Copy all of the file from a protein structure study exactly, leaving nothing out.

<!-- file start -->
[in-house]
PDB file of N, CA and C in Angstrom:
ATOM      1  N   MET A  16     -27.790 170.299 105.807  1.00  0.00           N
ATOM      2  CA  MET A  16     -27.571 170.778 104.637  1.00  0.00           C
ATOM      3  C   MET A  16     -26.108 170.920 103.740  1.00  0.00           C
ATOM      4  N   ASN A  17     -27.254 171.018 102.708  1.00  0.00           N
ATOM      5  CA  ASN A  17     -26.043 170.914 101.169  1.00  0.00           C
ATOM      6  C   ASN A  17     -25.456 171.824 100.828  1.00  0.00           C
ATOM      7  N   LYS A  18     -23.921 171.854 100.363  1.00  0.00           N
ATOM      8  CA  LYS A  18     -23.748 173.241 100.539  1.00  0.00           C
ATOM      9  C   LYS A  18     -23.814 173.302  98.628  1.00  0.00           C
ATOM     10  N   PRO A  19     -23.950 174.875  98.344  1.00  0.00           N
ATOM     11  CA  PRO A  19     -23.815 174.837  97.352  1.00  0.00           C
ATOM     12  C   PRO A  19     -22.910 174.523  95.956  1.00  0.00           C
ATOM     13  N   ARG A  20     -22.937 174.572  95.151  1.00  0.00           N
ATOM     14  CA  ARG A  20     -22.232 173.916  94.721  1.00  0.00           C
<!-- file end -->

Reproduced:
[in-house]
PDB file of N, CA and C in Angstrom:
ATOM      1  N   MET A  16     -27.790 170.299 105.807  1.00  0.00           N
ATOM      2  CA  MET A  16     -27.571 170.778 104.637  1.00  0.00           C
ATOM      3  C   MET A  16     -26.108 170.920 103.740  1.00  0.00           C
ATOM      4  N   ASN A  17     -27.254 171.018 102.708  1.00  0.00           N
ATOM      5  CA  ASN A  17     -26.043 170.914 101.169  1.00  0.00           C
ATOM      6  C   ASN A  17     -25.456 171.824 100.828  1.00  0.00           C
ATOM      7  N   LYS A  18     -23.921 171.854 100.363  1.00  0.00           N
ATOM      8  CA  LYS A  18     -23.748 173.241 100.539  1.00  0.00           C
ATOM      9  C   LYS A  18     -23.814 173.302  98.628  1.00  0.00           C
ATOM     10  N   PRO A  19     -23.950 174.875  98.344  1.00  0.00           N
ATOM     11  CA  PRO A  19     -23.815 174.837  97.352  1.00  0.00           C
ATOM     12  C   PRO A  19     -22.910 174.523  95.956  1.00  0.00           C
ATOM     13  N   ARG A  20     -22.937 174.572  95.151  1.00  0.00           N
ATOM     14  CA  ARG A  20     -22.232 173.916  94.721  1.00  0.00           C